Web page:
Apr 062012
Svg drawing of two chicks inspired by the arti...

Svg drawing of two chicks inspired by the article 'Is Google Making Us Stupid?" by Nicholas Carr in July/August 2008 of theatlantic.com (Photo credit: Wikipedia)

NOT since the advent of printing has an invention so altered the way we live as the internet has.

Access to information – some valuable, much of it trivial – has grown logarithmically; handwriting has become almost anachronistic in the span of a generation; retail business has been upended; the democratisation of ideas and the speed at which they travel have proved politically transformative.

Yet, in its infancy, we remain largely ignorant of how the internet might change us. Among the best-known efforts at dissecting this phenomenon was Nicholas Carr’s 2008 article in The Atlantic, titled ”Is Google Making Us Stupid?”. The headline, itself a provocative form of stupidity, obscured Carr’s argument, chiefly that a spoon-fed diet of internet candy seems to diminish our ability to concentrate and conquer problems that resist being condensed into a hyperlink. Carr’s worried, persuasive voice, though, was but one.

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John Brockman has collected the views of 154 scientists, philosophers and artists to consider the question posed by this book’s title. Note, he asked contributors how the internet has changed the way ”you” – not ”we” – think. Brockman’s aim is not treatises. He wants personal responses and, to a satisfying degree, he gets them.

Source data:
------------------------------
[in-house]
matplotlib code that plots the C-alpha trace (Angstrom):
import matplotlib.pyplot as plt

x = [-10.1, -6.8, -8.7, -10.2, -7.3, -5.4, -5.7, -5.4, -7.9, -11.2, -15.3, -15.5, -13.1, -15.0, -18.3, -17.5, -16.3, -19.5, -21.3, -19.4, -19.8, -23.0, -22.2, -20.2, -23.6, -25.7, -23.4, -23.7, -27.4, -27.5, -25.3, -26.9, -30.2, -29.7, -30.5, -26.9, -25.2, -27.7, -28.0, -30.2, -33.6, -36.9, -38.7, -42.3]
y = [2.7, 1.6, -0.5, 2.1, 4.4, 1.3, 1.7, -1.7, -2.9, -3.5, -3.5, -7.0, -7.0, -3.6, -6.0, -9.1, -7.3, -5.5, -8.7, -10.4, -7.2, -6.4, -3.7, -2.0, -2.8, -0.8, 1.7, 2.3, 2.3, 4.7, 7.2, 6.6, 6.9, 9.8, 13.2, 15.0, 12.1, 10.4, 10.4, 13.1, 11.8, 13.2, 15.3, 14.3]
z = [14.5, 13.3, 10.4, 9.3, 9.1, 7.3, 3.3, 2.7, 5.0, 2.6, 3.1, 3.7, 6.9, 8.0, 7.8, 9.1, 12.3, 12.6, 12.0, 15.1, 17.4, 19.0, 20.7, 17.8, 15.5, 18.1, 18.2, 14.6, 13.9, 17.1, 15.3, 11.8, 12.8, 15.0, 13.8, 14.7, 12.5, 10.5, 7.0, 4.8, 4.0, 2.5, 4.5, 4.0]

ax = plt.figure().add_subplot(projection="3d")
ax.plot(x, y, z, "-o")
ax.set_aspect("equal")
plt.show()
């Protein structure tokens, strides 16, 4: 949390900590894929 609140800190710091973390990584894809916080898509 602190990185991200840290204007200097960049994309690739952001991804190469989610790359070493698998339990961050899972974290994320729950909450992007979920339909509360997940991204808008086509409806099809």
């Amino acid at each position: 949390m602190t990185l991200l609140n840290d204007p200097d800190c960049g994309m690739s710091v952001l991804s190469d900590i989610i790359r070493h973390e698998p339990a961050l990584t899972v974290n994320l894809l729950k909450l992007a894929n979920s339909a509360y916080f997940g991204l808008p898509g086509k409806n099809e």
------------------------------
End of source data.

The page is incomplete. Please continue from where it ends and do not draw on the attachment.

He has been posing thought-provoking questions since 1996 as founder of Edge (edge.org) and put them in book form since 2005. The question for his 2010 edition (even the internet has not sped the arrival of this print-format book to our shores) produces little consensus. This proves a central strength.

Clay Shirky, an author who specialises in analysing the social impacts of the internet, observes that we value most that which is scarce. But in making so much information available on the internet we have lessened our appreciation for, and therefore the value of, knowledge. This, for Shirky, explains a collapse in the quality of public debate.

Hang on, says Kevin Kelly, editor-at-large for Wired, the Life magazine of the digital age. He argues that for every internet ”fact”, we encounter an ”anti-fact” that pushes us to embrace uncertainty and apply our critical faculties.

via SMH

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